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Last updated on April 24, 2014 at 21:24 EDT

Latest Comorbidity Stories

2009-03-18 09:58:22

A new study may help doctors determine who is a good candidate for an implanted defibrillator -- and who is not. Data collected from more than 14,000 patients over five years show heart failure patients under age 65, or those over 65 without kidney disease, cancer or dementia could be protected from sudden death with the assistance of an implanted defibrillator. However, older patients with several comorbidities, including other cardiovascular diseases, diabetes, chronic pulmonary disease and...

2009-03-17 11:04:22

A U.S. study suggests older people with comorbidities or multiple hospital admissions for heart failure receive little benefit from implanted defibrillators. The cohort study was conducted among more than 14,000 patients with heart failure using an administrative five-year data base. Researchers from Brigham and Women's Hospital and the Harvard Medical School in Boston said the patients, with a mean age of 77 years, had a high level of comorbidities such as other cardiovascular disease,...

2009-01-14 12:38:00

American Heart Association rapid access journal report: Study highlights: -- Implantable cardioverter defibrillators (ICDs) may reduce the risk of death by 30 percent in patients with reduced heart function. -- This survival benefit applied to patients 75 years and older in this primary prevention study. -- Previous studies have focused on younger, healthier patients. DALLAS, Jan. 14 /PRNewswire-USNewswire/ -- Implantable cardioverter defibrillators (ICDs) can improve survival in...

2009-01-07 09:35:37

 Implantable cardioverter defibrillators (ICDs) can improve survival in patients with heart damage "” even those in their 70s "” according to research reported in Circulation: Cardiovascular Quality and Outcomes.Implanted ICDs reduced the risk of dying by 30 percent in patients younger than 65 years old, 65 to 74, and 75 and older, said Paul Chan, M.D., M.Sc., lead author of the study and assistant professor at the Mid-America Heart Institute and the University of Missouri in...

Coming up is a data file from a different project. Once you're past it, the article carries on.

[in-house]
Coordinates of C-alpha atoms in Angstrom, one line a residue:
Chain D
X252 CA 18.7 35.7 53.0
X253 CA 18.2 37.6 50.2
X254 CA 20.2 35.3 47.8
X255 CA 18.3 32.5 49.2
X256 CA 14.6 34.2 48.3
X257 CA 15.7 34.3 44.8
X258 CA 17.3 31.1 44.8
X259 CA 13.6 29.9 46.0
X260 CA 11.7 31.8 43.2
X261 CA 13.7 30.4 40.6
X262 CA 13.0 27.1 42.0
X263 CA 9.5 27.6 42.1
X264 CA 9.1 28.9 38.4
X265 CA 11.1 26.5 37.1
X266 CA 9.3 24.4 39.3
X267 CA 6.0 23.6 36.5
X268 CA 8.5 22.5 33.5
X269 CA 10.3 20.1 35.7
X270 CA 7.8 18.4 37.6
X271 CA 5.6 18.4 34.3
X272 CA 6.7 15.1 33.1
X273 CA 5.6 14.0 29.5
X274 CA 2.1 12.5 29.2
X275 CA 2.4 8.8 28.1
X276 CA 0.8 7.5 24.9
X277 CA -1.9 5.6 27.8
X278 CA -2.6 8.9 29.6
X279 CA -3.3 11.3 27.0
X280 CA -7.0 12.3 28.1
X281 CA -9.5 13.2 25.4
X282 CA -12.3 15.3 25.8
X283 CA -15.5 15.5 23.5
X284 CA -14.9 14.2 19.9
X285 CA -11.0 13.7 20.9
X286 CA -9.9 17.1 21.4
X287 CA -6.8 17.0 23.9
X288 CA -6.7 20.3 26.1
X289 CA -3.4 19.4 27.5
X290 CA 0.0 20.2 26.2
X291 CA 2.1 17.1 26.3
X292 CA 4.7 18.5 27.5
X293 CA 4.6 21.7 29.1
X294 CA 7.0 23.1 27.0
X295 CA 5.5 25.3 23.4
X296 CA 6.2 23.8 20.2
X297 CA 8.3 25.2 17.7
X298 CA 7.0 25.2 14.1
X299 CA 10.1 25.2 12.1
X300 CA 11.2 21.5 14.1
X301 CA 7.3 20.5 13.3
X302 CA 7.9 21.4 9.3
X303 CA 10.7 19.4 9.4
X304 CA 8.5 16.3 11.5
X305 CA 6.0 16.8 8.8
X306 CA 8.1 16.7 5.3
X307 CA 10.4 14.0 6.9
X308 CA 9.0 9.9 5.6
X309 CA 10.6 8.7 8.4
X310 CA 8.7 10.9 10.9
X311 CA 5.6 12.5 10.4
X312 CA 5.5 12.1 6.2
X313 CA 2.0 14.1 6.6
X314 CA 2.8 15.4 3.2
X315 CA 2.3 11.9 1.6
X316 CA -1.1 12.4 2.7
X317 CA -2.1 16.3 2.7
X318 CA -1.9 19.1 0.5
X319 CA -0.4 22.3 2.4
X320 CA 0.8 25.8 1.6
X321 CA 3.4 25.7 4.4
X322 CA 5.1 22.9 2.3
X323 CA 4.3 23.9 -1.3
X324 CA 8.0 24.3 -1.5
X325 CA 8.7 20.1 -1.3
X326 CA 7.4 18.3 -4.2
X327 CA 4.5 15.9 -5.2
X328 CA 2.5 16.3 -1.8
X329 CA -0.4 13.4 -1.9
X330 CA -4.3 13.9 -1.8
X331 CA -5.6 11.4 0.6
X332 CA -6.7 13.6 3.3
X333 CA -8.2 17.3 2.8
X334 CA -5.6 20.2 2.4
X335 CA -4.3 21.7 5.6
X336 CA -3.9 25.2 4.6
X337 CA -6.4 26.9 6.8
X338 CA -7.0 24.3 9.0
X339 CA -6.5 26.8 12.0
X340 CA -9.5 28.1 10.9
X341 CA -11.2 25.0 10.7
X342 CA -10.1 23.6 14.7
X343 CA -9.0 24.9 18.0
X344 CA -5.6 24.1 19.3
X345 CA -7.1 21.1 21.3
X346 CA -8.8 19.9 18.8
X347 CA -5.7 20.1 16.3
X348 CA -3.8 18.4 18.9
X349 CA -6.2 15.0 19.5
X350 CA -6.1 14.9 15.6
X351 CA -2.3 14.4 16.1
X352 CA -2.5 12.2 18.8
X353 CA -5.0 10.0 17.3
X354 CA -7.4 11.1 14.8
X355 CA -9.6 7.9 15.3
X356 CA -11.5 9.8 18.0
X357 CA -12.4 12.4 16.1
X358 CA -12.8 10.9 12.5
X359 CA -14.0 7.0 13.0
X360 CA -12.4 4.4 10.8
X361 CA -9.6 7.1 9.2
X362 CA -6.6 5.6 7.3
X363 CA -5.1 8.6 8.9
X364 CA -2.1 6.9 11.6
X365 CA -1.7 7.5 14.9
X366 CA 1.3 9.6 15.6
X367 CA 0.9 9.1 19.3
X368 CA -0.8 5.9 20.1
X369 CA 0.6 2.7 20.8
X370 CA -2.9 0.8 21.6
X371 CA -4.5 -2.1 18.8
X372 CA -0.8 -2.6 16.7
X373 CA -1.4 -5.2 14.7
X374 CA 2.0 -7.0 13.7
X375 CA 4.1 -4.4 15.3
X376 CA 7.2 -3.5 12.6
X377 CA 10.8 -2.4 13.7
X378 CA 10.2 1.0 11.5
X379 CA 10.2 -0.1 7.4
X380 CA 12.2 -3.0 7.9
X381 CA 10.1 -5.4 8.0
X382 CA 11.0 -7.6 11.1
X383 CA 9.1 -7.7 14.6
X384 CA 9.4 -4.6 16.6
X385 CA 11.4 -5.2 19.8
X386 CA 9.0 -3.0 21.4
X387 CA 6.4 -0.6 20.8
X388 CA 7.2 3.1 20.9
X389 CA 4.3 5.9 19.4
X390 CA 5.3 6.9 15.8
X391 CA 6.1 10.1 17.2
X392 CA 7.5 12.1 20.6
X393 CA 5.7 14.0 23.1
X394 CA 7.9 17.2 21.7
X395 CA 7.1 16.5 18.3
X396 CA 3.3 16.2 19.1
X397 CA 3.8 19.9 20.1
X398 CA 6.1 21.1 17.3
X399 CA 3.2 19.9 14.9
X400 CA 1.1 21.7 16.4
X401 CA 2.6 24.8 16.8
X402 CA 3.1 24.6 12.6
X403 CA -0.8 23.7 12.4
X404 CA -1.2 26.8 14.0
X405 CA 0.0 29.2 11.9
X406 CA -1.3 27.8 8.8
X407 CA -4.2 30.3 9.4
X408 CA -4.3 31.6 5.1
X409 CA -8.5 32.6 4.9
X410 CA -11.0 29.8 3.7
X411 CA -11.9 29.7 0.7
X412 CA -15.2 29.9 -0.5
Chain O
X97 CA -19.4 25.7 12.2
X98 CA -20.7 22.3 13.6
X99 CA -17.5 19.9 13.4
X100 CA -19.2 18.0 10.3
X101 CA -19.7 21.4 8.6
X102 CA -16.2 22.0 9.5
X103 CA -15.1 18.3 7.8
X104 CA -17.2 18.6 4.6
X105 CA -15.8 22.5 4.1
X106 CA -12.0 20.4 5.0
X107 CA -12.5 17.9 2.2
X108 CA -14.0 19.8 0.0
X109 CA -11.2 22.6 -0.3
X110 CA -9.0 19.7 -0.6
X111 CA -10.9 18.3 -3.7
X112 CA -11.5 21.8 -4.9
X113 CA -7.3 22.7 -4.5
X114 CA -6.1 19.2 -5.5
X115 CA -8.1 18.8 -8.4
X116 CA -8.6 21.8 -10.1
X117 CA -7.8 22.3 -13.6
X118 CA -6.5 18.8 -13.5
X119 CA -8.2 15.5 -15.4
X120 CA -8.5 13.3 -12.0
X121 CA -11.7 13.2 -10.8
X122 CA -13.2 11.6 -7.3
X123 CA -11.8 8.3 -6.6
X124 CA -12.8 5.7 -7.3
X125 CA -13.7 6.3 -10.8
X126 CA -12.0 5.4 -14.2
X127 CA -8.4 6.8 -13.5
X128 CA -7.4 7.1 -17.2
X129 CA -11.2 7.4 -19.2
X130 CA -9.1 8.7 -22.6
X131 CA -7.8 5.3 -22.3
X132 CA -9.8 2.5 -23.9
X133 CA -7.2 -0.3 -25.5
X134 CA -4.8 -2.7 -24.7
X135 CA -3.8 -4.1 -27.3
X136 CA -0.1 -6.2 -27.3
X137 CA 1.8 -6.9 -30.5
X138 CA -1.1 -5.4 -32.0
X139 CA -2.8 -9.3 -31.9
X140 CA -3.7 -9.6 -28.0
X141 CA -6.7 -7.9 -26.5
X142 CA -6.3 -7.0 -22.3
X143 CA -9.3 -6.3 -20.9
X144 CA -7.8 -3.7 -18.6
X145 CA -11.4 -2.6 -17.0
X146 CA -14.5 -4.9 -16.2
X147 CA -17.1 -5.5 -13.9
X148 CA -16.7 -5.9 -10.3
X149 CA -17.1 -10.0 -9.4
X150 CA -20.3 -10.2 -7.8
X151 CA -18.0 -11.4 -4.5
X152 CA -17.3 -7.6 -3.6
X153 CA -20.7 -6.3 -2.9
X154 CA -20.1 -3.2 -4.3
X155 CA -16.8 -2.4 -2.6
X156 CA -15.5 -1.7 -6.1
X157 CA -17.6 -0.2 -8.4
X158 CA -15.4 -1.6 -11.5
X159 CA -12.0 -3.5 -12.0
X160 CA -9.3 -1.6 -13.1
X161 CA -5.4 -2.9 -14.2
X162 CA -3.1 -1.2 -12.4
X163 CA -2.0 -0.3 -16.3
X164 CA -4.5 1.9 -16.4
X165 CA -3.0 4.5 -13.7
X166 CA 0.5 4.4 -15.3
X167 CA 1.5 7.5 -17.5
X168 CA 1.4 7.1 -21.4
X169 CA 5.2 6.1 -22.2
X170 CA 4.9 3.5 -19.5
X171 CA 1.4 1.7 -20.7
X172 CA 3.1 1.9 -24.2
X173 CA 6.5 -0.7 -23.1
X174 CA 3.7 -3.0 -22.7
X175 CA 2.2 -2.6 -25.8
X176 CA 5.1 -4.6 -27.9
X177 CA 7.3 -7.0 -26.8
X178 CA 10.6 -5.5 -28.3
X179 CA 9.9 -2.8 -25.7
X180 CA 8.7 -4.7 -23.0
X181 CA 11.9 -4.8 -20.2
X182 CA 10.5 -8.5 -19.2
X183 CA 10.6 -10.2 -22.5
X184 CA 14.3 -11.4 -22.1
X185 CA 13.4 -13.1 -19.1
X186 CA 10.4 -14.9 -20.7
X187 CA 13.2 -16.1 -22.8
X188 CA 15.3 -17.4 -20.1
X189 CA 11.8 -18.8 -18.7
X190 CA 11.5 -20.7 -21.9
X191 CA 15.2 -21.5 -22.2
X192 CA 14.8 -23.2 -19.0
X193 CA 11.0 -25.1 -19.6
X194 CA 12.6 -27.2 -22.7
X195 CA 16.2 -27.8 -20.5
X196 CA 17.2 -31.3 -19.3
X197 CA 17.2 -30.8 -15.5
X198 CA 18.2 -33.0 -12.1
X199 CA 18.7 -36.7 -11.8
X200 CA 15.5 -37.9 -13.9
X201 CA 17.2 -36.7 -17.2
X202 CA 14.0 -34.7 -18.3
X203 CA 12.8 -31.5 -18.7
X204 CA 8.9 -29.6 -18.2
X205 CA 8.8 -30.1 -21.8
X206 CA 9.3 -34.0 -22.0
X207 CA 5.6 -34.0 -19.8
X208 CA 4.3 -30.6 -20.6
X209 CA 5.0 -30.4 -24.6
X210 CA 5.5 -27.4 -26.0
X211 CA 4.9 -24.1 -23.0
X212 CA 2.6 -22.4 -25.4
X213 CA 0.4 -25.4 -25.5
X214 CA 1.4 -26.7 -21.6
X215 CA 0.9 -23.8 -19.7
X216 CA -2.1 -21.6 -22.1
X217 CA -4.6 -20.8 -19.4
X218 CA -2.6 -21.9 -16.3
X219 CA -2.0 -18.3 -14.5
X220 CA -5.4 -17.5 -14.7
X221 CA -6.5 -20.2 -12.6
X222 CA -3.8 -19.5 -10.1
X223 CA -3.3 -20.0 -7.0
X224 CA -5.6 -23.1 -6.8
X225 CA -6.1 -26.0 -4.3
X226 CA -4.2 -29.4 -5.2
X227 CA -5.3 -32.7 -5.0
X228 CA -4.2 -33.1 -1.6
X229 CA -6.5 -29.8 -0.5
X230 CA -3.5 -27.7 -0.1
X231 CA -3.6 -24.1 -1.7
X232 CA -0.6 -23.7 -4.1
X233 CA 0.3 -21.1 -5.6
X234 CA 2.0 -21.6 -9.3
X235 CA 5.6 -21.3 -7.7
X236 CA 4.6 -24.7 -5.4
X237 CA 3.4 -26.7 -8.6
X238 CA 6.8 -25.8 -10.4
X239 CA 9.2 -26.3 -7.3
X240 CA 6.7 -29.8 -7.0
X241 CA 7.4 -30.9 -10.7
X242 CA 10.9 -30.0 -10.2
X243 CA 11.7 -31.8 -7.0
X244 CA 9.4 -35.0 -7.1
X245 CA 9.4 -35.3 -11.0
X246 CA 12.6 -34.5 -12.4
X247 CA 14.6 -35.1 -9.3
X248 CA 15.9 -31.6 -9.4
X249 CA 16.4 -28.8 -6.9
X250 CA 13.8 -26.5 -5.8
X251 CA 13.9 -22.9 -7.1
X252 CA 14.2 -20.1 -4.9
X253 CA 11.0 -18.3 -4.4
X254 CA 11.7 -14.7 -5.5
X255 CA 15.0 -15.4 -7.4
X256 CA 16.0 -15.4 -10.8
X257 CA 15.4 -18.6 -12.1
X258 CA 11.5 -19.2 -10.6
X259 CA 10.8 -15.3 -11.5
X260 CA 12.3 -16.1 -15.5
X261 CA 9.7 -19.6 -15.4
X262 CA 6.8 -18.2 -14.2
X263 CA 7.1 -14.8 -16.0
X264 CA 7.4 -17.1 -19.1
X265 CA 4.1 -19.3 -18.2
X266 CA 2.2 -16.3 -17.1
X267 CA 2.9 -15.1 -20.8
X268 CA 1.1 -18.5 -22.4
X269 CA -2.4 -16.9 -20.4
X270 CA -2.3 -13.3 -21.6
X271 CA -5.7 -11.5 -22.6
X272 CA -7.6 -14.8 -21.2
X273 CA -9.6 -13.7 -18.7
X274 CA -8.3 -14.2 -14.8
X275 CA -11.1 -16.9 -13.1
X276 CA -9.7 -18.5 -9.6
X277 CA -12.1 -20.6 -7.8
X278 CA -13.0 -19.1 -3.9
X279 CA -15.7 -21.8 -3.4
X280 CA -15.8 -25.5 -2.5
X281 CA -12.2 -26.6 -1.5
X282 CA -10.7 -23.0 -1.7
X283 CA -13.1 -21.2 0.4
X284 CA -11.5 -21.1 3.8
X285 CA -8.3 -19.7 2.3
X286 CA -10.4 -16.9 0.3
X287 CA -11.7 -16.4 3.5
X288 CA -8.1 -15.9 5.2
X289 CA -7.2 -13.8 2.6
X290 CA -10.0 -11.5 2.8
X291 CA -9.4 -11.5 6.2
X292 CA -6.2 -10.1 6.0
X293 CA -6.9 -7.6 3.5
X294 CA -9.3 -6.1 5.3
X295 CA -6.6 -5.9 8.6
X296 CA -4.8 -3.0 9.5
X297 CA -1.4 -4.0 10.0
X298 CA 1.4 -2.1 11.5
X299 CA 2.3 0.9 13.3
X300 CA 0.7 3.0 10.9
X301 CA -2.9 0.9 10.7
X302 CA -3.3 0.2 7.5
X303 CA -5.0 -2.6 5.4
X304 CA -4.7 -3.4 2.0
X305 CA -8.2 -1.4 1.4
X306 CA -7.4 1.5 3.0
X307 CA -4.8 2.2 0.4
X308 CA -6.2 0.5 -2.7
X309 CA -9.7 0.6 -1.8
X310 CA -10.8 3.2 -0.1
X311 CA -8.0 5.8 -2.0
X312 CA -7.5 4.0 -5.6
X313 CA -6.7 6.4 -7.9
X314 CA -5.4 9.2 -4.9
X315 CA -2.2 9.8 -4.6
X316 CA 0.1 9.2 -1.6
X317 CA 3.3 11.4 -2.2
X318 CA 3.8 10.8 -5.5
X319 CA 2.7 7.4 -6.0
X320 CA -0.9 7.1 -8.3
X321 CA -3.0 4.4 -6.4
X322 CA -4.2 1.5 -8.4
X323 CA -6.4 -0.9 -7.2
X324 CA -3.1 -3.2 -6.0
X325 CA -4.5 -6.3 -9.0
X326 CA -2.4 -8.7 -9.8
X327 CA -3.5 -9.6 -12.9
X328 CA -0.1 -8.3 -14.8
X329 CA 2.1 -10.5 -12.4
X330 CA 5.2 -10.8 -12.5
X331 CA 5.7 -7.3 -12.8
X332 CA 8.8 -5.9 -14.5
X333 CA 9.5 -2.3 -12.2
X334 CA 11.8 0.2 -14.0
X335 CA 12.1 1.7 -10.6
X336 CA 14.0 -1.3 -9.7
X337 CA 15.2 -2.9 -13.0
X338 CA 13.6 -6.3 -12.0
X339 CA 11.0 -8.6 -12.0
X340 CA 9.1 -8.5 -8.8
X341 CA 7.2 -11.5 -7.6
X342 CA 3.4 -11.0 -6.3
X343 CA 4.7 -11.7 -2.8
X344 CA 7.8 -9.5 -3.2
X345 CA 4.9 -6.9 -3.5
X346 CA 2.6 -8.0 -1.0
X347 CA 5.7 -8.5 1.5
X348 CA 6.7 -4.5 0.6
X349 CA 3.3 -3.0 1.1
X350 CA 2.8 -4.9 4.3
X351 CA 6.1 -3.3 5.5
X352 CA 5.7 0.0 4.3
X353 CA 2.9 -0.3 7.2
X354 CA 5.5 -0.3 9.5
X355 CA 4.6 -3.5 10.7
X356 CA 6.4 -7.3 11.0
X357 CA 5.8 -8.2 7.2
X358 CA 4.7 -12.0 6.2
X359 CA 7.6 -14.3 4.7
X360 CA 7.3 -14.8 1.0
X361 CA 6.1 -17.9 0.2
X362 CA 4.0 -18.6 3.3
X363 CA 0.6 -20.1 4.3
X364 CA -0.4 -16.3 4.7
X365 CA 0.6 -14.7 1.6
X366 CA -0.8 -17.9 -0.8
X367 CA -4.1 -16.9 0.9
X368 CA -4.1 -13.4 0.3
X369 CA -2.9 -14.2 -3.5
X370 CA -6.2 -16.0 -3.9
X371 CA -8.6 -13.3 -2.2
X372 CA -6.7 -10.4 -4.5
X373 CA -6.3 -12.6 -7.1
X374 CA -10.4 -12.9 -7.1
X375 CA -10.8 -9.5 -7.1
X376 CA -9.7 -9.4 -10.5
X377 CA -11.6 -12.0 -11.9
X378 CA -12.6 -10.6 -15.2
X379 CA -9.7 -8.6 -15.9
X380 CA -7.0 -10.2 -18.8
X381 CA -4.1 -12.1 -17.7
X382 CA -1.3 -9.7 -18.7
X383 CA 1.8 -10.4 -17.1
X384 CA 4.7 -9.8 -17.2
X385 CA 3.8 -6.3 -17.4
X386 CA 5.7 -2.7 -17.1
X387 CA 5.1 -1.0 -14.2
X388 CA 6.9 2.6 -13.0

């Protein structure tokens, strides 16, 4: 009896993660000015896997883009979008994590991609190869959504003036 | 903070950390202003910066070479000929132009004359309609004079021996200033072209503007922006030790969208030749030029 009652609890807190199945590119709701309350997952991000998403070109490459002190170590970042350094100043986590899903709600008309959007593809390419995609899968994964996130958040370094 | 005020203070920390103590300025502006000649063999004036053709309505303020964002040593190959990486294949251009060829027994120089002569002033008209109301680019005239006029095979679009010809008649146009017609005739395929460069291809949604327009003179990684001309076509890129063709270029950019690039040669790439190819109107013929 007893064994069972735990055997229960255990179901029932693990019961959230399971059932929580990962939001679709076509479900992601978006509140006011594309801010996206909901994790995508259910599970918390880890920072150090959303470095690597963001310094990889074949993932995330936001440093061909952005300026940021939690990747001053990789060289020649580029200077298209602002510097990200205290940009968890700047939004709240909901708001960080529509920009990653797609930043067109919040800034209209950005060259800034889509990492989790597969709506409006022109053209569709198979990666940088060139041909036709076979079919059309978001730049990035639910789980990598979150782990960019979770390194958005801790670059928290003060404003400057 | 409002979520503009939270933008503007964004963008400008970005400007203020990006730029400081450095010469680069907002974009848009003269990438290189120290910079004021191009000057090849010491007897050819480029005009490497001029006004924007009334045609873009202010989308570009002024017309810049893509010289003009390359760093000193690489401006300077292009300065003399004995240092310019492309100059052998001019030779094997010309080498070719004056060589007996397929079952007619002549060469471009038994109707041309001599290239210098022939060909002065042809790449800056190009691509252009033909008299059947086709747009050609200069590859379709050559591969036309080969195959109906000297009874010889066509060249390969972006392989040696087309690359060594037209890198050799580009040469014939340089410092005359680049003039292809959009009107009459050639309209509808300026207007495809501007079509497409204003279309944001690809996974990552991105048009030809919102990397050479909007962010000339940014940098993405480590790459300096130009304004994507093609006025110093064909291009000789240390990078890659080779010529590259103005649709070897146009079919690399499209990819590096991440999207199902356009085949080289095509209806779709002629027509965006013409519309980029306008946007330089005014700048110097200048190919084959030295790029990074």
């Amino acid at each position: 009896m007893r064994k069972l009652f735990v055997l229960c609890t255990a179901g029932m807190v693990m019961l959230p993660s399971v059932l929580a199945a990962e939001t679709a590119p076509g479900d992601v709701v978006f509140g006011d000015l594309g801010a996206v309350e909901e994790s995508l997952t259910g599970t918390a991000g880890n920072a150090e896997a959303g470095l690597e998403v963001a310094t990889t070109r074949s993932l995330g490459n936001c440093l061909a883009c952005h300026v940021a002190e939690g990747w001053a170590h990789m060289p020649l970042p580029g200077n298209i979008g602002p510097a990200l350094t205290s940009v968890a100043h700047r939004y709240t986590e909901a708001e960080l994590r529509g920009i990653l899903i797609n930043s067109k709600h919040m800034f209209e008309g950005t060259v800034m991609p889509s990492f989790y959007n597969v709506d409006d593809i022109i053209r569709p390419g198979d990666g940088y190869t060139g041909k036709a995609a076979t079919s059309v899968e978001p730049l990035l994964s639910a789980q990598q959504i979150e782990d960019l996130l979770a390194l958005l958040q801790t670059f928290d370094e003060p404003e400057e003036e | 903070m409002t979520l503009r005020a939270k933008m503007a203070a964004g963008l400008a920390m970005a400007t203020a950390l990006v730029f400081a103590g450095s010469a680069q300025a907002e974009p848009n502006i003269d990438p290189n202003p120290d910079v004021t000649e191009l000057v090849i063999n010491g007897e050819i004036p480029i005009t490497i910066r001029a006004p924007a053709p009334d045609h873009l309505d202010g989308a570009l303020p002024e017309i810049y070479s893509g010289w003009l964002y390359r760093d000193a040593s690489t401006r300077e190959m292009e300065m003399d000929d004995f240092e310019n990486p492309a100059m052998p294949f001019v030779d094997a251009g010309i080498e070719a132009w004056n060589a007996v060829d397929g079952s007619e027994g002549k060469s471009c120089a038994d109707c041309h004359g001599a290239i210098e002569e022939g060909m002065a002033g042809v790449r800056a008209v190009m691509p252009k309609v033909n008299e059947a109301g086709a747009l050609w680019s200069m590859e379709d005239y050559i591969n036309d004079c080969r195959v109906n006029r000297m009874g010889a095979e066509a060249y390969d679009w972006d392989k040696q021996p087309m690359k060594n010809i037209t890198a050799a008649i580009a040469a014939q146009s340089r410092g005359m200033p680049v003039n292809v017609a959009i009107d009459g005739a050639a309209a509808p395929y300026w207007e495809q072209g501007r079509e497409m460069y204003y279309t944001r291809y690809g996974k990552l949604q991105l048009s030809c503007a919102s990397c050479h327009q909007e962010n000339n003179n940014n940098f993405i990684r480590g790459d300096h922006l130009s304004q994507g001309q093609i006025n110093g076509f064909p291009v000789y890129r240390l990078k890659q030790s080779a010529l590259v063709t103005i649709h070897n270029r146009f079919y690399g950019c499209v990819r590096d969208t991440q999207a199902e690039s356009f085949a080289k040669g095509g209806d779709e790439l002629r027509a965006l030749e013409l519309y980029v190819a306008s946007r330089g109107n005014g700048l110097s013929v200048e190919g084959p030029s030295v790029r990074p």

2008-08-29 03:00:19

By Smith, Ashley Wilder Reeve, Bryce B; Bellizzi, Keith M; Harlan, Linda C; Klabunde, Carrie N; Amsellem, Marni; Bierman, Arlene S; Hays, Ron D This study examined the physical and mental health of 126,685 males and females age 65 or over, with and without cancer that completed a Medicare Health Outcomes Survey (MHOS) between 1998- 2002. Cancer information was ascertained through the National Cancer Institute's (NCI's) Surveillance, Epidemiology and End Results (SEER) program and linked to...

2008-07-15 03:00:11

By Meyers, James F Robbins, Anthony S; Gildengorin, Ginny L; Grayson, J Kevin ABSTRACT A comparative study was conducted on patients in military hospitals in response to recent studies at veterans' hospitals showing the possibility that access to an equal-access health care system may reduce or reverse racial differences in mortality outcomes. Using a cohort study of 14,122 military retirees admitted to military hospitals with any of six common medical diagnoses between October 2000 and...

2006-07-03 15:45:00

NEW YORK (Reuters Health) - Findings from a new study suggest that just 15 percent of adolescents who have been sexually assaulted and started anti-HIV postexposure prophylaxis (PEP) actually complete the recommended 28-day course of treatment. "The use of PEP in this population can be difficult because of patient uncertainty regarding exposure, high rates of psychiatric comorbidity, and low rates of follow-up," Dr. Elyse Olshen, from Columbia University in New York, and colleagues note. PEP...

2005-08-09 23:34:56

Current clinical practice guidelines are not written with older adults with multiple illnesses in mind, according to a study in the August 10 issue of JAMA. The aging of the population and the increasing prevalence of chronic diseases pose challenges to the development and application of clinical practice guidelines (CPGs), according to background information in the article. In 1999, 48 percent of Medicare beneficiaries aged 65 years or older had at least 3 chronic medical conditions and 21...

2005-06-06 02:40:00

Researchers supported by the National Institute of Mental Health (NIMH) have found that half of all lifetime cases of mental illness begin by age 14, and that despite effective treatments, there are long delays "” sometimes decades "” between first onset of symptoms and when people seek and receive treatment. The study also reveals that an untreated mental disorder can lead to a more severe, more difficult to treat illness, and to the development of co-occurring mental illnesses....